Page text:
Nor does Hamburger explain convincingly why “idealistic organizations” such as churches, schools, and charities should have the right to operate on a tax-exempt basis and engage in unrestricted expression, even purely political advocacy. Section 501(c)(3) doesn’t limit the speech or activities of all organizations, only those that have chosen to organize as a tax-exempt entity. Reprising a pet theory he has articulated in previous articles, Hamburger contends that conditions (such as restrictions on certain types of political advocacy) cannot be placed on eligibility for legal privileges (such as tax exemptions) without violating the First Amendment, arguing that “private consent cannot enlarge the government’s constitutional authority.”
This absolutist position is untenable because the same objection would apply to restrictions on the political activities and speech of government employees (such as the Hatch Act), active-duty military personnel, classroom teachers, FCC licensees, and other recipients of legal privileges. If no restrictions on the speech or activities of non-profits are constitutionally permissible, as Hamburger contends, doesn’t that force taxpayers to subsidize such advocacy (and also the donors to such groups, whose contributions are tax-deductible)? Justice William Rehnquist so argued in Regan, pointing out that
Congress has merely refused to pay for the lobbying out of public moneys. This Court has never held that Congress must grant a benefit such as [the non-profit] claims here to a person who wishes to exercise a constitutional right. This aspect of these cases is controlled by Cammarano v. United States, 358 U.S. 498 (1959), in which we upheld a Treasury Regulation that denied business expense deductions for lobbying activities. We held that Congress is not required by the First Amendment to subsidize lobbying.” 
We consent to many things beyond the government’s constitutional reach in order to receive privileges to which we have no inherent entitlement: we agree to searches (via metal detectors) to enter airports and certain public buildings, drug-testing and background checks for certain government jobs, breathalyzers-on-demand for drivers licenses, and so forth. Welfare benefits are sometimes conditioned on drug-testing and other intrusions. Hamburger’s position, if adopted, would ban all these things.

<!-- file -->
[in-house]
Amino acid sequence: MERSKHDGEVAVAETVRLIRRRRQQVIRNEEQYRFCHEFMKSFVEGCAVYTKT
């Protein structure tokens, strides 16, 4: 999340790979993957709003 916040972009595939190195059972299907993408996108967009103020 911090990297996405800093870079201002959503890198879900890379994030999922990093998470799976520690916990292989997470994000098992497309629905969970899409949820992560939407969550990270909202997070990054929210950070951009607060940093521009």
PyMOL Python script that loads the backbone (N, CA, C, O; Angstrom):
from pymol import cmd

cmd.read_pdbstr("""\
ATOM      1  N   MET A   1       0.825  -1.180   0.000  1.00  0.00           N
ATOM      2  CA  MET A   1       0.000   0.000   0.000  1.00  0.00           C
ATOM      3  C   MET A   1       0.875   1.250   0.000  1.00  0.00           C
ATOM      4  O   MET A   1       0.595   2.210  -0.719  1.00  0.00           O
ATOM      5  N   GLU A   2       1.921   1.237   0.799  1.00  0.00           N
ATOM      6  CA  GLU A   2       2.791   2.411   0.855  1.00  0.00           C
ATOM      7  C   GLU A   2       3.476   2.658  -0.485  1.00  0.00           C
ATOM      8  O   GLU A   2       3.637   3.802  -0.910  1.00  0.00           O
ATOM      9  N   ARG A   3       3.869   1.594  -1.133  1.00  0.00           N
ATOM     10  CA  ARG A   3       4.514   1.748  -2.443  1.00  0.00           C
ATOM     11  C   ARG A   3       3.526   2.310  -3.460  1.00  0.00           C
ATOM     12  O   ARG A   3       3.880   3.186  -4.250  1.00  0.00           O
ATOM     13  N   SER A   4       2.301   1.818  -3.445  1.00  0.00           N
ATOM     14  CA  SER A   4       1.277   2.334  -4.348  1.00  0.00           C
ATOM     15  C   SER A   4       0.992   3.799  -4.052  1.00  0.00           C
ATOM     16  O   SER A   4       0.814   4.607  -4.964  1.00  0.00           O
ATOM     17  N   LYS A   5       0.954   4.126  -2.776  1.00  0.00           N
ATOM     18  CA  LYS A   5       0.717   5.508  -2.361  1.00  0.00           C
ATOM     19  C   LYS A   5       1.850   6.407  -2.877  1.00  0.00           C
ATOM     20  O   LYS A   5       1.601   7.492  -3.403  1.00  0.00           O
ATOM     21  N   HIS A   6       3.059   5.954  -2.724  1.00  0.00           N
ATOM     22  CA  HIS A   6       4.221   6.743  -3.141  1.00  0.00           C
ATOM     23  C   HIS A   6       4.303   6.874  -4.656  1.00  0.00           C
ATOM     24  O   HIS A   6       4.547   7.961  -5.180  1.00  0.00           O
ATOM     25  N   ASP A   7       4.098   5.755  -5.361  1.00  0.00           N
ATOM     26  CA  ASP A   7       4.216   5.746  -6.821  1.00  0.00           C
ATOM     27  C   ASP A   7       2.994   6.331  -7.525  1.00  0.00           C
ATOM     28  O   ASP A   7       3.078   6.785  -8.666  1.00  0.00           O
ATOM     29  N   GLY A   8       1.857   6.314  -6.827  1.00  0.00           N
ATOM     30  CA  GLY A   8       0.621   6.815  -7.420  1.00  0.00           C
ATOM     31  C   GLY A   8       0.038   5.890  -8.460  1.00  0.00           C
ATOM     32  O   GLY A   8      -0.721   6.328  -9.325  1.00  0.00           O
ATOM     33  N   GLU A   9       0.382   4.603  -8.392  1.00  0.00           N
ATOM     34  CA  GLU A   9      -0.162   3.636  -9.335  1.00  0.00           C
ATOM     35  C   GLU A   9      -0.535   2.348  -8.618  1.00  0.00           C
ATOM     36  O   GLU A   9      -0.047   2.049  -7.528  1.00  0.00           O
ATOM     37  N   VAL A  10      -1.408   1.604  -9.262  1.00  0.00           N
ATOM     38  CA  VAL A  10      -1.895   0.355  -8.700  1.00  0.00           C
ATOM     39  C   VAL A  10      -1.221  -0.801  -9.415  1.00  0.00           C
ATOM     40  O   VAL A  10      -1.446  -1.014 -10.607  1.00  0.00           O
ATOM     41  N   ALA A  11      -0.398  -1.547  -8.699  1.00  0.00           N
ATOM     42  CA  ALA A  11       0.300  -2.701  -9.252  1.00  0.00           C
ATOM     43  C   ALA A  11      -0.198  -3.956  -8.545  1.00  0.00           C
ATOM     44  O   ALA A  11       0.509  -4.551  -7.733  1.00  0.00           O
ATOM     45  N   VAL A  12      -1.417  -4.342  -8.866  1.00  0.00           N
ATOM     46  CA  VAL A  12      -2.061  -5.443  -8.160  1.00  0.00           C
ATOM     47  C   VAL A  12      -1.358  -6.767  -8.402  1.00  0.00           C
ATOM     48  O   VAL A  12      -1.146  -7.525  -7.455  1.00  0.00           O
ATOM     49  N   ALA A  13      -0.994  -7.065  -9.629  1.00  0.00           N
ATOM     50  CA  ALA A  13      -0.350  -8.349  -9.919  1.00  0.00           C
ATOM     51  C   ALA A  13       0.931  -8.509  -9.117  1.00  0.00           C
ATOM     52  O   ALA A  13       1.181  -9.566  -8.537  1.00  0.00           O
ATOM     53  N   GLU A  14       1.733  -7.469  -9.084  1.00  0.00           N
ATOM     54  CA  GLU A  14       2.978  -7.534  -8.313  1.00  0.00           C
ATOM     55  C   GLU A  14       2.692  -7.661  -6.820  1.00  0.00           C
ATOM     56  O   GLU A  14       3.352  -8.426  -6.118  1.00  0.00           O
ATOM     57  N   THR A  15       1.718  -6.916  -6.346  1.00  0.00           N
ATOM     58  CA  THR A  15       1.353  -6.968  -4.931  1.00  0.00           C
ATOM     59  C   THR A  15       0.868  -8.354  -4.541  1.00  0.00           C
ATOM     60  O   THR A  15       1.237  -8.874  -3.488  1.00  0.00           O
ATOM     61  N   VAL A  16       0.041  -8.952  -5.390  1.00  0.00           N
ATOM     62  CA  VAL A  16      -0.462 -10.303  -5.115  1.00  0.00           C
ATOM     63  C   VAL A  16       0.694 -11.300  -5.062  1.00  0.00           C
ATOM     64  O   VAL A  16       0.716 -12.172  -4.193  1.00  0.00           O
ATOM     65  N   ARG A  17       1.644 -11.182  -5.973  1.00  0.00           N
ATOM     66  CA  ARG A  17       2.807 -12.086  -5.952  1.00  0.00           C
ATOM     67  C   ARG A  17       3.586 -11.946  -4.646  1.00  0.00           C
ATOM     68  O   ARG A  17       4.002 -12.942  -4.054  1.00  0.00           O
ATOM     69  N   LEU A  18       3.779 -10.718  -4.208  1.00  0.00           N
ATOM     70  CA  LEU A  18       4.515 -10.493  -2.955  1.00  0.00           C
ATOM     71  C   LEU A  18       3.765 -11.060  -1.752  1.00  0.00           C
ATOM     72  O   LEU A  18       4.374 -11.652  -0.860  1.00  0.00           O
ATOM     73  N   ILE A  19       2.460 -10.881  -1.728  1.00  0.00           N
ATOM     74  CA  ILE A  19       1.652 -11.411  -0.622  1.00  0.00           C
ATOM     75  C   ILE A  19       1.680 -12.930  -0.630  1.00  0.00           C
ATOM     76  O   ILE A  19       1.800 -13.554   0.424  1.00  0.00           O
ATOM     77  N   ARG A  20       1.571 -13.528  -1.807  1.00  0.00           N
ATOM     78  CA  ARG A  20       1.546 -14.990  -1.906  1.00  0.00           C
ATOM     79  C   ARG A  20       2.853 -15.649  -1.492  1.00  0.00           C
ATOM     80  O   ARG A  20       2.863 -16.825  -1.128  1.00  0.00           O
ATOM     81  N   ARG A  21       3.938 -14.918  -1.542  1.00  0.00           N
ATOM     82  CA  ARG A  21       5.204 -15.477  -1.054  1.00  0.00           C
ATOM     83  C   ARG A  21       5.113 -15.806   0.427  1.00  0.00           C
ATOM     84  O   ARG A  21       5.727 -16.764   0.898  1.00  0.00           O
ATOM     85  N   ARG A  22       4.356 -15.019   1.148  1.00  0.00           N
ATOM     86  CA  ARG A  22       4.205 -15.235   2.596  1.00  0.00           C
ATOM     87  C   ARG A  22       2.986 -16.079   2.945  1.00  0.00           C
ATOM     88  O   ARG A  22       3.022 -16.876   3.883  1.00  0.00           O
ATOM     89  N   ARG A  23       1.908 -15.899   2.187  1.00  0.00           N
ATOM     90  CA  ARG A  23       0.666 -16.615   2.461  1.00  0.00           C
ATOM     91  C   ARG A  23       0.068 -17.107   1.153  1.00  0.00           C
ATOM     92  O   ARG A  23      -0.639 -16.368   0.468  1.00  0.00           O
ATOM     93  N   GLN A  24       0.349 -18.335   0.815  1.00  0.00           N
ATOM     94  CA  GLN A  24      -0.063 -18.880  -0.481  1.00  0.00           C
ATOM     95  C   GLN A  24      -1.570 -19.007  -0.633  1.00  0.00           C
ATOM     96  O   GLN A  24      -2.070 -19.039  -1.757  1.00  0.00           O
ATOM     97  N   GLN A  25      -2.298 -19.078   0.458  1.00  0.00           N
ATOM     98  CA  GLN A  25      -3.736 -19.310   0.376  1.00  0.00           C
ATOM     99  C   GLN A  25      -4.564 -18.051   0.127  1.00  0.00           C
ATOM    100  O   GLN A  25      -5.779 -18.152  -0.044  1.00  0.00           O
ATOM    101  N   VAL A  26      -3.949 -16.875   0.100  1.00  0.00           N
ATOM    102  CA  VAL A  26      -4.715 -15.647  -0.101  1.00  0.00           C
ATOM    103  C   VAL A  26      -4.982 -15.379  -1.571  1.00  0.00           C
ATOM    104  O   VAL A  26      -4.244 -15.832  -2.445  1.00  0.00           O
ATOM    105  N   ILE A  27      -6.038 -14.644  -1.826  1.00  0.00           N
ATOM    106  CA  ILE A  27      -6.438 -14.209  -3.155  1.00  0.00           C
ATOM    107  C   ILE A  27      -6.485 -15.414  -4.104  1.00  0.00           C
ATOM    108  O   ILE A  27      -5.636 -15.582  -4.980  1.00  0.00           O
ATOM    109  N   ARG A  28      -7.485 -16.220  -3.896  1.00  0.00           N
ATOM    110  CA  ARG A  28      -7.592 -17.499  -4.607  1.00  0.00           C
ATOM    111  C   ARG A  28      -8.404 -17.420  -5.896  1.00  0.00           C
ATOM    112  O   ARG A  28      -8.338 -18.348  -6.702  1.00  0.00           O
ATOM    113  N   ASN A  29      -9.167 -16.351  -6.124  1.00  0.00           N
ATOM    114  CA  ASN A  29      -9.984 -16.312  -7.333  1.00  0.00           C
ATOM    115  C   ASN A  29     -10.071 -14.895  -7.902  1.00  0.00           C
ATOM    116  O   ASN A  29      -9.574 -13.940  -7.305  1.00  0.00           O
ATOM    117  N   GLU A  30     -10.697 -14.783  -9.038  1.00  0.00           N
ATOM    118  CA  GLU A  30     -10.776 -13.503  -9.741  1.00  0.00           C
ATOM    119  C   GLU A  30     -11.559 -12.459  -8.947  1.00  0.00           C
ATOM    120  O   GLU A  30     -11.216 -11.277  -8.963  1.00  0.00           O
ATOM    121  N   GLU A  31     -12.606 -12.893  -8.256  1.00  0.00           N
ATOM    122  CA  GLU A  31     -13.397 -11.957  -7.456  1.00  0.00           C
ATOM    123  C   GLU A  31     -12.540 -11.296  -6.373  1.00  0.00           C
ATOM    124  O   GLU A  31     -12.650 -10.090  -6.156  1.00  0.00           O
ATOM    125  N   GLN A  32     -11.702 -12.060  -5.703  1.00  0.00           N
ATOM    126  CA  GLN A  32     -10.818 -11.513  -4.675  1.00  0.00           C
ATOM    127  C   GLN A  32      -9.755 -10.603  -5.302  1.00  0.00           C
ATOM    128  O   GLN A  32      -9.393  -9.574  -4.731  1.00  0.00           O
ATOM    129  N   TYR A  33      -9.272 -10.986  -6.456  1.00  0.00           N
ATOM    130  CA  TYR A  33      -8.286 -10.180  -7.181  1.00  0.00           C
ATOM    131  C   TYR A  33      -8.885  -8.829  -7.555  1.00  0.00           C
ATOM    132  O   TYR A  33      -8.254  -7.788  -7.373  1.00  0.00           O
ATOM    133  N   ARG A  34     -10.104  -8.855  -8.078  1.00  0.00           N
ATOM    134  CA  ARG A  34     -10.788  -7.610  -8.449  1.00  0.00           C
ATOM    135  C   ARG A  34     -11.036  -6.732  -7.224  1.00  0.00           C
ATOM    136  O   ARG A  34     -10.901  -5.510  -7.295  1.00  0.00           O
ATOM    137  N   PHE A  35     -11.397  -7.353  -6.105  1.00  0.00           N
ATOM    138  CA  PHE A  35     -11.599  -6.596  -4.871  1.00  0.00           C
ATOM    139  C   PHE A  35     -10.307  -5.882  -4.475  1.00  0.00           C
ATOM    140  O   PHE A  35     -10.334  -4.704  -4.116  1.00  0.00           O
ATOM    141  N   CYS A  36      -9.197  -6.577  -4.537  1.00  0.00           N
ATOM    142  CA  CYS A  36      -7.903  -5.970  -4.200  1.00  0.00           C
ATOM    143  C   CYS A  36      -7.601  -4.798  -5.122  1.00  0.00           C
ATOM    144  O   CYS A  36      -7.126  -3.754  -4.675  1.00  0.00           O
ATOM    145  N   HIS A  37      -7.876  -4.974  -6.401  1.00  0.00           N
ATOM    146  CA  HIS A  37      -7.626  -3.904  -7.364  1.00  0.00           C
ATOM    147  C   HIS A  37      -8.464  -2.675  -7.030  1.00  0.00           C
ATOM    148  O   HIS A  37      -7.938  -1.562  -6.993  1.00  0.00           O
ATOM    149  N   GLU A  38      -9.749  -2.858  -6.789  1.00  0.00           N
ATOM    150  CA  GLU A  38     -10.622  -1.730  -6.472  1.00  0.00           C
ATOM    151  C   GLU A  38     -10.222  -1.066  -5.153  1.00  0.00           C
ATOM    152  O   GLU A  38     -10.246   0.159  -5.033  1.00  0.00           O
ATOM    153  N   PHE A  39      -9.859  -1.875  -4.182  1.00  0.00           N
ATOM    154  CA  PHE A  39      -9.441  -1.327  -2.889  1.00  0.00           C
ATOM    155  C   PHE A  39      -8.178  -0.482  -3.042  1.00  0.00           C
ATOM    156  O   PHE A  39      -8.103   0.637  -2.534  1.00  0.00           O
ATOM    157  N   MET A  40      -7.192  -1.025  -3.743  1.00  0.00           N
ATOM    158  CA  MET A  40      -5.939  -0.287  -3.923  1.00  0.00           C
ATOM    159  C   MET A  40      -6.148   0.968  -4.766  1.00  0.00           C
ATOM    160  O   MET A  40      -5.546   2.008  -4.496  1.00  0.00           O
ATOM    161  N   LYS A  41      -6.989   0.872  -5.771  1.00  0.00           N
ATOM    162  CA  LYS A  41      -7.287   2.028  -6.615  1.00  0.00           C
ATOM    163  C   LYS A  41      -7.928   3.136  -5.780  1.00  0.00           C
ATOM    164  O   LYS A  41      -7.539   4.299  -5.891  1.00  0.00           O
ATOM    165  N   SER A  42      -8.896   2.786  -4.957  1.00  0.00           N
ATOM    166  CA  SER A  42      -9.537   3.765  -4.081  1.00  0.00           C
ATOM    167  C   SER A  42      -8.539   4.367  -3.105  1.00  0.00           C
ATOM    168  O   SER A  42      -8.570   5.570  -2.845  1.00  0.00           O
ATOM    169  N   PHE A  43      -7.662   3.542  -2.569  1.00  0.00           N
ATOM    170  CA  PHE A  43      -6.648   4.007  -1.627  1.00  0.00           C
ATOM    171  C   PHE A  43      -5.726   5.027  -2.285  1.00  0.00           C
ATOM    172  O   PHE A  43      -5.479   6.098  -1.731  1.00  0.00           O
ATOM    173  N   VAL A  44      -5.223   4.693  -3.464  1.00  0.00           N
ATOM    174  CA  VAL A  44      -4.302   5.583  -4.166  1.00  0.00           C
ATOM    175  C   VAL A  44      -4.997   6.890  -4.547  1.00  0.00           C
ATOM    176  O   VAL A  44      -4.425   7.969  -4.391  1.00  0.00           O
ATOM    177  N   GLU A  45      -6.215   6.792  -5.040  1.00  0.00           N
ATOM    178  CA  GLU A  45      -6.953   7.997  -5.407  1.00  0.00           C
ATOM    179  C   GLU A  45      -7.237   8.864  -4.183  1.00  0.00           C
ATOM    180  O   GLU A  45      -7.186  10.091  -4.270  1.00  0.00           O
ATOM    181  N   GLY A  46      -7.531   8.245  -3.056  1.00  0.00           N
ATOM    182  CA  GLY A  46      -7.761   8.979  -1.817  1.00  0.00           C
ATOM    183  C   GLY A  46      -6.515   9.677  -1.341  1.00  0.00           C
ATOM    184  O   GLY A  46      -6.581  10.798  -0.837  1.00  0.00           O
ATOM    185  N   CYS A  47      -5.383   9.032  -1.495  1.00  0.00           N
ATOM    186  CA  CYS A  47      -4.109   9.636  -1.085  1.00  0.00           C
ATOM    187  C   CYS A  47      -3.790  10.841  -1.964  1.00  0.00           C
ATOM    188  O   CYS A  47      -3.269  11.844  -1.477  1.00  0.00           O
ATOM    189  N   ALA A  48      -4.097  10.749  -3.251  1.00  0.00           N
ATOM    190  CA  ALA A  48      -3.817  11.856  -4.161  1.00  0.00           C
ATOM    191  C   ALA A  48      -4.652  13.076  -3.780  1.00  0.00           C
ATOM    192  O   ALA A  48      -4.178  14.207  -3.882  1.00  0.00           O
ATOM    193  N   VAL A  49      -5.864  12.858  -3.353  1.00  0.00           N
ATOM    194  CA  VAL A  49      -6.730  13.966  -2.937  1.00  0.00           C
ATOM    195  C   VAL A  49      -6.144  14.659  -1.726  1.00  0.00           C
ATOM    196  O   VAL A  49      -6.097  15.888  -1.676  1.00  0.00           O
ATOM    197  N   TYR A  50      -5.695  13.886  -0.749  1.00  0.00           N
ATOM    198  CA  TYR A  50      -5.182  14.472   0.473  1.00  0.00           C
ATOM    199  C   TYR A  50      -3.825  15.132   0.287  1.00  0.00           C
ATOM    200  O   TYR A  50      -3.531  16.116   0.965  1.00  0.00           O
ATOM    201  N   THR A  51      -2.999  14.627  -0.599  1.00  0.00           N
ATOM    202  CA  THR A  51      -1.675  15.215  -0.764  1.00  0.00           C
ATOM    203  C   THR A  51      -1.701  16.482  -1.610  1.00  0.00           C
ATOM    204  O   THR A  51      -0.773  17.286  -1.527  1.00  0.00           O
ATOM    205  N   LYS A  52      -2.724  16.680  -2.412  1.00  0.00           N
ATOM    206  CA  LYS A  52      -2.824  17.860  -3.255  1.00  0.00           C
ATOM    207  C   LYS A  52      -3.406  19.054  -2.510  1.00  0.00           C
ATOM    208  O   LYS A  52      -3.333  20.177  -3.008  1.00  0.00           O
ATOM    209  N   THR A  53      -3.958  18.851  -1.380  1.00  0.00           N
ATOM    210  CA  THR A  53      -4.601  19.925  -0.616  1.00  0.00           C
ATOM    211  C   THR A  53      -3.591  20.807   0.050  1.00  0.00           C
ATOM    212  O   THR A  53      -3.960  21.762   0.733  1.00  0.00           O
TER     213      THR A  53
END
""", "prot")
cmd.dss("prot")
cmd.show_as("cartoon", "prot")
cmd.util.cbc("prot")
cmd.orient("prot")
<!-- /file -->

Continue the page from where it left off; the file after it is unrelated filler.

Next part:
Does section 501(c)(3) “threaten the core of most First Amendment freedoms,” as Hamburger claims? Liberal Suppression, despite its undeniable erudition and interesting digressions into American political (and theological) thought and historical asides, falls short of making a compelling case. Hamburger is likewise unconvincing in his attempt to make a connection between the restrictions in section 501(c)(3) and contemporary forms of censorship such as campus speech codes. While Hamburger’s theoretical arguments seem to miss their mark, they are always engaging and sometimes contains gems like this:
American religion has increasingly been aligned with popular liberal and progressive opinion—even to the point of looking for salvation not in another world but in this one, and not so much from God as from democratic government.
 For ease of reference, I use the term “non-profit” as synonymous with an organization that has been granted tax-exempt status under section 501(c)(3).
 Regan v. Taxation with Representation of Washington, 461 U.S. 540 (1983).
 The predecessor to the IRS imposed some restrictions on political speech by regulation in 1919.
 Hamburger’s frequent use of the terms “liberal, “suppression,” “nativism,” and “prejudice,” which he parses in great detail, is—sometimes confusingly–considerably more nuanced than their ordinary meaning.
 461 U.S. at 545-46. Hamburger criticizes the reasoning of Regan for, inter alia, treating exemptions and deductions interchangeably, but maintains that neither justifies political restrictions in any event. Hamburger suggests that Rehnquist and his colleagues were—at least “unselfconsciously”—blinded by theologically liberal prejudice.